A bunch of Canberrans who are under 50 and ineligible to get the COVID-19 vaccine have managed to skip the queue after rogue text messages started doing the rounds.

The text messages were written in plain English (unlike official ACT Government messages, which are more formal) and contained the booking phone number needed to get the jab, which is something that only health authorities can give out.

According to The Canberra Times, one such message read: “Hey, super weird message but Garran Surge Centre has an excess of Pfizer this weekend and are offering them to the general public.”

The Pfizer vaccine has to be kept at -70°C, and without specialised equipment, it can only be stored for 35 days, tops.

In the US, it’s become somewhat of a common occurrence for younger people to line up outside clinics at the end of the day to use up vaccines that are about to expire.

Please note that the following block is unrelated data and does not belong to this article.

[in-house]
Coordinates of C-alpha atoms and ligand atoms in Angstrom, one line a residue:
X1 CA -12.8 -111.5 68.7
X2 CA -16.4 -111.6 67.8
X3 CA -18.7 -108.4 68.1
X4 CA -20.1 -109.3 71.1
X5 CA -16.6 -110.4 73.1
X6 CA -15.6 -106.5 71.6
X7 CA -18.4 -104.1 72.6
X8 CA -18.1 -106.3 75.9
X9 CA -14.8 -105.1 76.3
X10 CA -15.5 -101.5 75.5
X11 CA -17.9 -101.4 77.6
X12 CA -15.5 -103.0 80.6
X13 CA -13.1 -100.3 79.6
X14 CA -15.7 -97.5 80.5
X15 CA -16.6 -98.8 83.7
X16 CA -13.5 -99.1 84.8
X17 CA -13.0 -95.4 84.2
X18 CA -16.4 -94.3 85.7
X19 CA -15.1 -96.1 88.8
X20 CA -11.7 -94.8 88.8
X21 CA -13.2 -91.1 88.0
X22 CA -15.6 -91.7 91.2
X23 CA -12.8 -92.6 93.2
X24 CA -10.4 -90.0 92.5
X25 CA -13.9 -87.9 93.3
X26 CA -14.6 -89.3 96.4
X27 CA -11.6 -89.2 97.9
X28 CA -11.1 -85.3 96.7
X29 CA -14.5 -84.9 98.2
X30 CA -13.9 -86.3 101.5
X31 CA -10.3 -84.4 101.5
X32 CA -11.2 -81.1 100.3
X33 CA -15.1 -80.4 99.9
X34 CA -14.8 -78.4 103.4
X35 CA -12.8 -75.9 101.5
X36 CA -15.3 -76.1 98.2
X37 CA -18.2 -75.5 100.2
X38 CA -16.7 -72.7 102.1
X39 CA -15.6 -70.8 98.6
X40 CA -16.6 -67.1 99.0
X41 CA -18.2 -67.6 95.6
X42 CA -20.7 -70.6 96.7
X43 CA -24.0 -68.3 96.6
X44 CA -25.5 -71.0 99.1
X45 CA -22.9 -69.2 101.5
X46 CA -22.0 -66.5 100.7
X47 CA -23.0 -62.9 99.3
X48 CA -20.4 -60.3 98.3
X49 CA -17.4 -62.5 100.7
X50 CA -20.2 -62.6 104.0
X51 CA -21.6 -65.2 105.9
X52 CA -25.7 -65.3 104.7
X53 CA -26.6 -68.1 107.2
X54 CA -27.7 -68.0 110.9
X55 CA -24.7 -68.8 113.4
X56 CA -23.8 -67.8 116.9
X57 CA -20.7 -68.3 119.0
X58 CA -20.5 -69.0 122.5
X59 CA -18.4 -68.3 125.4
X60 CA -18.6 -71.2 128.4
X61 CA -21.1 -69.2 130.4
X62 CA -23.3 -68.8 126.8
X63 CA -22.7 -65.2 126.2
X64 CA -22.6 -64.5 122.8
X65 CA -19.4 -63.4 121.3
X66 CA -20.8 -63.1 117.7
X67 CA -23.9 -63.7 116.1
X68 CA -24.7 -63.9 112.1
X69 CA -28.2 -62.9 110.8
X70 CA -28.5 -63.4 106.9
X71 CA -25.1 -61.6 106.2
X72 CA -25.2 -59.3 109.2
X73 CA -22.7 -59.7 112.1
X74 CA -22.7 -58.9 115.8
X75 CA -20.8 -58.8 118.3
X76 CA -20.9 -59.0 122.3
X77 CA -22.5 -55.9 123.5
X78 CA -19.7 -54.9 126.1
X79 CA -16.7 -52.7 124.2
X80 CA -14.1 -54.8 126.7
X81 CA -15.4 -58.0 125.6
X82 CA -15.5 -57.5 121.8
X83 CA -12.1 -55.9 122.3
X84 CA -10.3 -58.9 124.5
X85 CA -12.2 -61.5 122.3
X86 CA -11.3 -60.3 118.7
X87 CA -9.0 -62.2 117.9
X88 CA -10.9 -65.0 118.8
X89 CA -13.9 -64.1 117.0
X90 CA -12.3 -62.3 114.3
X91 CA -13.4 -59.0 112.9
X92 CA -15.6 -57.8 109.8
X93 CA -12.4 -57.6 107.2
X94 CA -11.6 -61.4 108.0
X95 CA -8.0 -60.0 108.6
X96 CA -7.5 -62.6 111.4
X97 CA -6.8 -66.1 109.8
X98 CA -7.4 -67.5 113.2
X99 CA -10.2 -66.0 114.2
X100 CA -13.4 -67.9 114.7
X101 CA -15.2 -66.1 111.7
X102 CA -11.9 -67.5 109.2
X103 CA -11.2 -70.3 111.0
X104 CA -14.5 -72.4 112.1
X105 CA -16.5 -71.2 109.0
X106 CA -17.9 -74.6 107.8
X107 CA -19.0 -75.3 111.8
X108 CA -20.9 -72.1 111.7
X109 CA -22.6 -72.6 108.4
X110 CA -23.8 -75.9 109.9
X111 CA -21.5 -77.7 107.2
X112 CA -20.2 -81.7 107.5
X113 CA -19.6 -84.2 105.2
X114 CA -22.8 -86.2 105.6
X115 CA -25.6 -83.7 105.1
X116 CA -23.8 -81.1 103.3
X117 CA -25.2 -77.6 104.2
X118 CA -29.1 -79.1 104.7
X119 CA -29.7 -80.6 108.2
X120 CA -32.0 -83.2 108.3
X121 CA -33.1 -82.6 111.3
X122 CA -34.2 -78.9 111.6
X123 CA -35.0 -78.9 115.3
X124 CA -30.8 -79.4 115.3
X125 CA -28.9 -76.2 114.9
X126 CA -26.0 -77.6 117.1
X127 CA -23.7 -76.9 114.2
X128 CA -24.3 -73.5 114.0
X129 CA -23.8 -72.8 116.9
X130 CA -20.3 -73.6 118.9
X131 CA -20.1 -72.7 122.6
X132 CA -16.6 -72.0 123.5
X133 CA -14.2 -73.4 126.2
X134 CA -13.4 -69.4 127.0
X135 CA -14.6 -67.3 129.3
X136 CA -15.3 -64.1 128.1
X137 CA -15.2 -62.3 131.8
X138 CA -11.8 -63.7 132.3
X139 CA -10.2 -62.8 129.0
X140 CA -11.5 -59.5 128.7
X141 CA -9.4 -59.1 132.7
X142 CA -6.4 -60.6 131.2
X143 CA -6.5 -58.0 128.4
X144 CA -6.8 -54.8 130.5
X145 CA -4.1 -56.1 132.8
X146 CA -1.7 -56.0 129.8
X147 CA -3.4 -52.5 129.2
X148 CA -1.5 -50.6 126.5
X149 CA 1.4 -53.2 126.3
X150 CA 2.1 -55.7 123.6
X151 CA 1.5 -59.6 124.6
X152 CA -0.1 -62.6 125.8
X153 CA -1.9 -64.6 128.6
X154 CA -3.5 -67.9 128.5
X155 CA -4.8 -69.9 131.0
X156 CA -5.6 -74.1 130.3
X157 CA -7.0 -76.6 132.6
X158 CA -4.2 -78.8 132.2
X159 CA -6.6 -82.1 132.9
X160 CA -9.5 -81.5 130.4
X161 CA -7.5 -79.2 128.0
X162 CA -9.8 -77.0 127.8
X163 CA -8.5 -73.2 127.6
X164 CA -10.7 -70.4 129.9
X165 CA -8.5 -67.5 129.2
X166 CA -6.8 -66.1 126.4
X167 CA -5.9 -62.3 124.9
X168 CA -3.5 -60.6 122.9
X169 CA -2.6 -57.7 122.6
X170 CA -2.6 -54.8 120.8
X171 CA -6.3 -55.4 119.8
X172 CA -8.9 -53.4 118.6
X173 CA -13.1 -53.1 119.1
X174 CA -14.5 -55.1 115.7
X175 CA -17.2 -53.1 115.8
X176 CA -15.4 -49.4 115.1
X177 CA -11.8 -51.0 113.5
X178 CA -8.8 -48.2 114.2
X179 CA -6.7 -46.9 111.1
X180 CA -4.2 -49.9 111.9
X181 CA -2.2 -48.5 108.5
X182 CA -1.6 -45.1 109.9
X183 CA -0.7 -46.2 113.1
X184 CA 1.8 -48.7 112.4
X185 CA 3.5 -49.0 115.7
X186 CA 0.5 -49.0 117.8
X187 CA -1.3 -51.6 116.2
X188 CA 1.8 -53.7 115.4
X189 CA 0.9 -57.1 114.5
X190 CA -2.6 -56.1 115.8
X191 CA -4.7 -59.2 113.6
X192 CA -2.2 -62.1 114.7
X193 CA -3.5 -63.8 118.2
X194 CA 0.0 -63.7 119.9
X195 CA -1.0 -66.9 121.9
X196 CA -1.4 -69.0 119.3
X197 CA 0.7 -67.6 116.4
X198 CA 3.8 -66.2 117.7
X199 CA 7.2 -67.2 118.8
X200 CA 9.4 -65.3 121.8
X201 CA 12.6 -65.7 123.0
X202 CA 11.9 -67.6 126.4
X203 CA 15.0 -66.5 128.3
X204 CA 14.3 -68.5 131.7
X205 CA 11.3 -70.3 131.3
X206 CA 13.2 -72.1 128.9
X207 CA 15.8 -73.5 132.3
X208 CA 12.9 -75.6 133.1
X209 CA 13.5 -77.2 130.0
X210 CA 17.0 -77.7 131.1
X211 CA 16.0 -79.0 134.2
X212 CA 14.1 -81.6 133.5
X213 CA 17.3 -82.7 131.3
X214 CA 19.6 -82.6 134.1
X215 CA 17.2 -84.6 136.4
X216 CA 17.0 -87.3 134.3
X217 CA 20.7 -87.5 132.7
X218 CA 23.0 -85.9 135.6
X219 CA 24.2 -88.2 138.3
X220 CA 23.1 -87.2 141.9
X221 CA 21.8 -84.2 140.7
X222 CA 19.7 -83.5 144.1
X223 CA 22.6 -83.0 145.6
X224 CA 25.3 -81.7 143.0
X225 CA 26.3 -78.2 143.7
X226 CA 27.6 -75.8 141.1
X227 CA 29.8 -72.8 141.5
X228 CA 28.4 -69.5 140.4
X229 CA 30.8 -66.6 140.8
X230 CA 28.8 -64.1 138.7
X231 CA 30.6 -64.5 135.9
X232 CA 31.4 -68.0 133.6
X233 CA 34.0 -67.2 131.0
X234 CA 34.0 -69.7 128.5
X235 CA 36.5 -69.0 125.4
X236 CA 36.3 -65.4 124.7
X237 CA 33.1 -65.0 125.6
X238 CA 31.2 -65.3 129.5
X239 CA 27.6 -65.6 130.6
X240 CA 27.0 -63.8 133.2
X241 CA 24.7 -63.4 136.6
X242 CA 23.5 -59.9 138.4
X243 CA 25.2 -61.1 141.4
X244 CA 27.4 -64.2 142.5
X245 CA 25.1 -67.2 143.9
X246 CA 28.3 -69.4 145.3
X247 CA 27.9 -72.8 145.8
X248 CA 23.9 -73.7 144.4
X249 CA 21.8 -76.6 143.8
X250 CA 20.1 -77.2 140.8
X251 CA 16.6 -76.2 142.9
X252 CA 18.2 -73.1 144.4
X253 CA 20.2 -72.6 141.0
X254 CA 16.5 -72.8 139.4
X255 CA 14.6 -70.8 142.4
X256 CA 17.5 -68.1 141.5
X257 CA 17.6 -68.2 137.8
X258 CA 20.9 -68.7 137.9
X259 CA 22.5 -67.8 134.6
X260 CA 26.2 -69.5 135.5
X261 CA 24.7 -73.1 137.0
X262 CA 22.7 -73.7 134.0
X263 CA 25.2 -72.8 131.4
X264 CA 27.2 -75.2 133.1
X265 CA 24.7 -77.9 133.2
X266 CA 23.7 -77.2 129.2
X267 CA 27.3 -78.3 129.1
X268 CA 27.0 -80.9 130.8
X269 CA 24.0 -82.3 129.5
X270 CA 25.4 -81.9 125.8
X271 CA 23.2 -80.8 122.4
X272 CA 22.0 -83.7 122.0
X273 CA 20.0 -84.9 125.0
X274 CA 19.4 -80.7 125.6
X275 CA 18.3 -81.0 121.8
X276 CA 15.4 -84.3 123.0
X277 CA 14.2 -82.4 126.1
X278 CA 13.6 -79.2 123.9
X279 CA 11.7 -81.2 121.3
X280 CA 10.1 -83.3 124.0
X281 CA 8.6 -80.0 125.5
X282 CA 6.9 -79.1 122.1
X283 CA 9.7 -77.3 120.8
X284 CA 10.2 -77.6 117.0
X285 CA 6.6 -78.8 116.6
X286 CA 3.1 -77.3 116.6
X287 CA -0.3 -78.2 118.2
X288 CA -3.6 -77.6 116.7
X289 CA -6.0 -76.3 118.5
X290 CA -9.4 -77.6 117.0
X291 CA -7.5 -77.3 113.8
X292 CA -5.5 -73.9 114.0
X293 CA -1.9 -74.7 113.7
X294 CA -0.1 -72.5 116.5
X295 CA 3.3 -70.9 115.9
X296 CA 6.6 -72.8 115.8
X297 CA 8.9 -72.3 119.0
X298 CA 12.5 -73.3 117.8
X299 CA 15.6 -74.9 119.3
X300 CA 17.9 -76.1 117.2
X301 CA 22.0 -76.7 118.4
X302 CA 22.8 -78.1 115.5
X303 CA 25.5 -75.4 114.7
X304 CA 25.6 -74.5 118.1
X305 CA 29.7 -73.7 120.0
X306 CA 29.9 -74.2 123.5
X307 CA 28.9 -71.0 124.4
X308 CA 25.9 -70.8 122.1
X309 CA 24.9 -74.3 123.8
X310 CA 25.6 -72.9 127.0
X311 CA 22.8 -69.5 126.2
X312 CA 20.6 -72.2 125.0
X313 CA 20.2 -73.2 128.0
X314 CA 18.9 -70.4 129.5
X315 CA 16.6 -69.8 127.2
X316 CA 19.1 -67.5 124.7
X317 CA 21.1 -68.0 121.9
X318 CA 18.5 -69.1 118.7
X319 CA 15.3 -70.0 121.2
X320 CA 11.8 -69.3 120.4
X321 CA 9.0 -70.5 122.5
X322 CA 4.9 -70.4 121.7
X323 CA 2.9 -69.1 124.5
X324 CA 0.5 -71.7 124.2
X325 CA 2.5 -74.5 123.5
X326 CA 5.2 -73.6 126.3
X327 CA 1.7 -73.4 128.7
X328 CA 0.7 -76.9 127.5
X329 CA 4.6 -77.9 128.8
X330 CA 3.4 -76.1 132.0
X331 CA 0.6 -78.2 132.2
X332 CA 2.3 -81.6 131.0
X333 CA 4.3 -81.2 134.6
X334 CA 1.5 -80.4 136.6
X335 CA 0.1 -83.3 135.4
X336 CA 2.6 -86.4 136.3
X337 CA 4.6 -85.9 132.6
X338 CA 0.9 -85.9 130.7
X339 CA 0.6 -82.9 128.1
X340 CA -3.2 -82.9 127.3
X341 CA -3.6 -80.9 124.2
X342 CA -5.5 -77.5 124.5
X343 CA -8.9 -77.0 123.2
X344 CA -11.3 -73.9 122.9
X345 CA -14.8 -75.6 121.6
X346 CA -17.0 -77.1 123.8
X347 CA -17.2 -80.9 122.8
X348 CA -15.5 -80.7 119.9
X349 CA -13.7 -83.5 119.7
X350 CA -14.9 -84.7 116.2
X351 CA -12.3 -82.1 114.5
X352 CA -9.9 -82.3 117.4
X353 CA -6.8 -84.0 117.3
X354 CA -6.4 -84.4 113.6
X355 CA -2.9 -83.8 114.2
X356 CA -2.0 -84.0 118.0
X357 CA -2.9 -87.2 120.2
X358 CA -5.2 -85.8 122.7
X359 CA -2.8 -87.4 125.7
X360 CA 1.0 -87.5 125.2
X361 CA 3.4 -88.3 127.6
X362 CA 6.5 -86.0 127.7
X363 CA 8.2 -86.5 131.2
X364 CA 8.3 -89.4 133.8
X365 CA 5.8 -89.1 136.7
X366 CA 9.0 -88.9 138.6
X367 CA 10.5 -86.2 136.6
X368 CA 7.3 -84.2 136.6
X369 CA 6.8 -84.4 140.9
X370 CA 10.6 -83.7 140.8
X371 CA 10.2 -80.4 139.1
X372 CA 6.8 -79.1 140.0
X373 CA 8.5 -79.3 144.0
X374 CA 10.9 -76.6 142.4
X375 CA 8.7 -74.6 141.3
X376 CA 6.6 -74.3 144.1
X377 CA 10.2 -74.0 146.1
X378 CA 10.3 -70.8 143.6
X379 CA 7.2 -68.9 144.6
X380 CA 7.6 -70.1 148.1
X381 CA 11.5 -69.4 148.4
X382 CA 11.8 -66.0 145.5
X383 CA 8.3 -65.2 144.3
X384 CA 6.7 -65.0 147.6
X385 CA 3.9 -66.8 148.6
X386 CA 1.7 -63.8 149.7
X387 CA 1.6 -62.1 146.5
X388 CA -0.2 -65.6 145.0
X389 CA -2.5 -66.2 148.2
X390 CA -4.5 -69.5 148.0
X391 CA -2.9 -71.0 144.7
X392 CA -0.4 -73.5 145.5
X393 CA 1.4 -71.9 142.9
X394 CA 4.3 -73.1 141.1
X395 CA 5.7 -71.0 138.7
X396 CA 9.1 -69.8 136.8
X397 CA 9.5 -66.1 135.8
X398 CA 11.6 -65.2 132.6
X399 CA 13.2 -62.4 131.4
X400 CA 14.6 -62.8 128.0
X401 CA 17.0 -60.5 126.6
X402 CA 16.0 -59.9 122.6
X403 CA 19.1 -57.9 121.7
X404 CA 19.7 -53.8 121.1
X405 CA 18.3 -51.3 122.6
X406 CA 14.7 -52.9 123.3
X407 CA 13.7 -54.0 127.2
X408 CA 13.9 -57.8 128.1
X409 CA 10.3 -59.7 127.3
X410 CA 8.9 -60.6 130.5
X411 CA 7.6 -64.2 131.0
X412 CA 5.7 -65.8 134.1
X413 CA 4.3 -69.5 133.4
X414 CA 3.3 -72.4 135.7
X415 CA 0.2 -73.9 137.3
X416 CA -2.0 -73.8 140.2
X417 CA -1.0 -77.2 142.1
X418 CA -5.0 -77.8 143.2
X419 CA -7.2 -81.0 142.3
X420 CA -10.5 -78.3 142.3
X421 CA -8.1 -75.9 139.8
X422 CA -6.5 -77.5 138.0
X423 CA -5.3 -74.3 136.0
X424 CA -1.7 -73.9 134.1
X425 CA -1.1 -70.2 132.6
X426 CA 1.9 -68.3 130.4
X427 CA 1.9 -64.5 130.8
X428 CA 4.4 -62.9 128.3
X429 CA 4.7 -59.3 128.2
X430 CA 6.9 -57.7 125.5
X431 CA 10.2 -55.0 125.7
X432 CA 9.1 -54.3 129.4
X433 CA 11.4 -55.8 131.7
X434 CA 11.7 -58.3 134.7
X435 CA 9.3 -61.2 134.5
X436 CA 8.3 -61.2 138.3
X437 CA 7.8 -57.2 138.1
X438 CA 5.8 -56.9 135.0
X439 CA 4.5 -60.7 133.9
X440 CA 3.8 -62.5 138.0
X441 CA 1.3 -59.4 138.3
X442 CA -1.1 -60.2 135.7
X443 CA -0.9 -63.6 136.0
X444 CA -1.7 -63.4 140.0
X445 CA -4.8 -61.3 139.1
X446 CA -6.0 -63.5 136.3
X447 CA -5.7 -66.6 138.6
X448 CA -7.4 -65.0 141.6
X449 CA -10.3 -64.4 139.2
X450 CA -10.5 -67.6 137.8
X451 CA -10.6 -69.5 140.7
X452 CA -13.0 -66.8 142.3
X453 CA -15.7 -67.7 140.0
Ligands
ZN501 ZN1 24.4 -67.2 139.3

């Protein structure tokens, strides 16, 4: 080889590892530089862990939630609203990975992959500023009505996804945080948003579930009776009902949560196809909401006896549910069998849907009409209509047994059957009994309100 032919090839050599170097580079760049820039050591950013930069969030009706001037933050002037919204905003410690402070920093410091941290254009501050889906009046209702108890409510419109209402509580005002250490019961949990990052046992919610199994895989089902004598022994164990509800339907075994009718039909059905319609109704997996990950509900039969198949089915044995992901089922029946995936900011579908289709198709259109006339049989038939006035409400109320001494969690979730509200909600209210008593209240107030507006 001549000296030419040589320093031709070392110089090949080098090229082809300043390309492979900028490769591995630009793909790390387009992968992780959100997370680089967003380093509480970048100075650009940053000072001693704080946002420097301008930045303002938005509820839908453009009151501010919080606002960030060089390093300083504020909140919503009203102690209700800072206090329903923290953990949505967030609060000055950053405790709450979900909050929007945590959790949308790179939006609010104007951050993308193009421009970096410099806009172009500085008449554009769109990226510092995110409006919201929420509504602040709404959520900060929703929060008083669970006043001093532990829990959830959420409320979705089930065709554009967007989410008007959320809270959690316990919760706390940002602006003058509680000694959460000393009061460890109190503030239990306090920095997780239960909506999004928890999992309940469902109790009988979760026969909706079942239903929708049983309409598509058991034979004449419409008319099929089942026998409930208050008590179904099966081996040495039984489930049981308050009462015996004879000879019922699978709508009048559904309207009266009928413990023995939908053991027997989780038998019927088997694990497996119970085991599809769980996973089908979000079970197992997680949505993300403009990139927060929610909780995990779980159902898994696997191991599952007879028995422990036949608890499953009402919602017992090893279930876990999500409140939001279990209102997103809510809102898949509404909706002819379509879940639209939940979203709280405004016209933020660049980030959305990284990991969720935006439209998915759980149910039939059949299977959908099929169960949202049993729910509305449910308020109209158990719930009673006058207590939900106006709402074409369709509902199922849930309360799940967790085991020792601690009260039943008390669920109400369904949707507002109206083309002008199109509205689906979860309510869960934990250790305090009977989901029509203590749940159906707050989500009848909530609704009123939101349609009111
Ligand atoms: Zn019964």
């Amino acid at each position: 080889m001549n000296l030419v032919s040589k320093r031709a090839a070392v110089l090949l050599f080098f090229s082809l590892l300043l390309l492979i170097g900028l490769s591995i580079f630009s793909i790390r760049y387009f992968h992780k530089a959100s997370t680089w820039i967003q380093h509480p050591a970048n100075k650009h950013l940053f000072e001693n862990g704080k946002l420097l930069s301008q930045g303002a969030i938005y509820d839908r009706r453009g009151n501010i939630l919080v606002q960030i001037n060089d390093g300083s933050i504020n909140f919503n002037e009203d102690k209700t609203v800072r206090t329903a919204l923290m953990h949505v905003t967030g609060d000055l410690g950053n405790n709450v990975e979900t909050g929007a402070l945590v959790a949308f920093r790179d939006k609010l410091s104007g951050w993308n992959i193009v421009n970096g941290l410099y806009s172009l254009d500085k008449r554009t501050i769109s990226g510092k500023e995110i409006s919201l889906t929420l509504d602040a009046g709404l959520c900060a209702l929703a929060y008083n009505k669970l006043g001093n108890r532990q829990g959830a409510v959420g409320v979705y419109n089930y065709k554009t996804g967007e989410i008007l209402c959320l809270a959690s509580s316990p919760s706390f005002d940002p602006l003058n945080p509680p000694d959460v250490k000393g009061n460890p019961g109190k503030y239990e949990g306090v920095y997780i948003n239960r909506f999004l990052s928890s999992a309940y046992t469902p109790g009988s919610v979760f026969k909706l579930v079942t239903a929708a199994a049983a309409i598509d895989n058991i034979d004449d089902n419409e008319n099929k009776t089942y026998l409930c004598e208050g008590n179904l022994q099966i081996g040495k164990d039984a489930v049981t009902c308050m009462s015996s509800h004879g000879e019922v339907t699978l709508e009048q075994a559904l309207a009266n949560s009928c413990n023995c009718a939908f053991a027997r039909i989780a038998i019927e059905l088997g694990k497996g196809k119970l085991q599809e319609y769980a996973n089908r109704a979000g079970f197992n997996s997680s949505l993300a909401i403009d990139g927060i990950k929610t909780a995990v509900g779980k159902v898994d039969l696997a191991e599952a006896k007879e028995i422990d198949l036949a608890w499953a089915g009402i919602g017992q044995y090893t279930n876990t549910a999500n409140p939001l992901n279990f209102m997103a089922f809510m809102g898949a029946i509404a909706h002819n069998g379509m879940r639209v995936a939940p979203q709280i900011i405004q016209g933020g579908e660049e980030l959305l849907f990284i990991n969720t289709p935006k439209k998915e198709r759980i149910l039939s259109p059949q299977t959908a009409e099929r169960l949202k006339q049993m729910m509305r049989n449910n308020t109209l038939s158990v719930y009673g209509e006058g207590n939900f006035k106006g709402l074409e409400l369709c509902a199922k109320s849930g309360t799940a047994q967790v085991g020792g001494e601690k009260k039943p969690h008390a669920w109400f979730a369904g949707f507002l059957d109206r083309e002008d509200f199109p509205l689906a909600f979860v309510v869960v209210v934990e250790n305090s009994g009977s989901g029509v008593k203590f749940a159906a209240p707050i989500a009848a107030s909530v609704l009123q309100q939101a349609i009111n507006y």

Some people argue that those vaccines might otherwise end up in the bin, and by skipping the queue they’re helping build herd immunity in their communities.

Regardless, invitations such as the text messages which spread around Canberra are not official.

“We are aware an SMS has been circulating to groups of people advising them to contact the COVID-19 booking line to book an appointment at the Garran Surge Centre,” an ACT Government spokesperson told SBS News.

“This SMS has been sent to people who are not eligible under phase 1a or 1b to receive a vaccine. This is not an ACT Government endorsed message.

“It appears some people who received this SMS booked an appointment and received Pfizer vaccines at the Garran Surge Centre over the [Anzac Day] weekend.”

The Garran Surge Centre is a temporary facility that was set up by the ACT Government to cope with the pandemic. It’s not as if some private clinic is just flogging random COVID-19 jabs to the highest bidder.

Interestingly, the news comes not long after the federal government announced that it wanted to redirect stock of the Pfizer vaccine to under-50s after blood clot fears slowed down the rollout of the AstraZeneca vaccine, which is still recommended for people over 50.

It’s still early days in figuring out what exactly went wrong in Canberra, if anything. An investigation is now underway.

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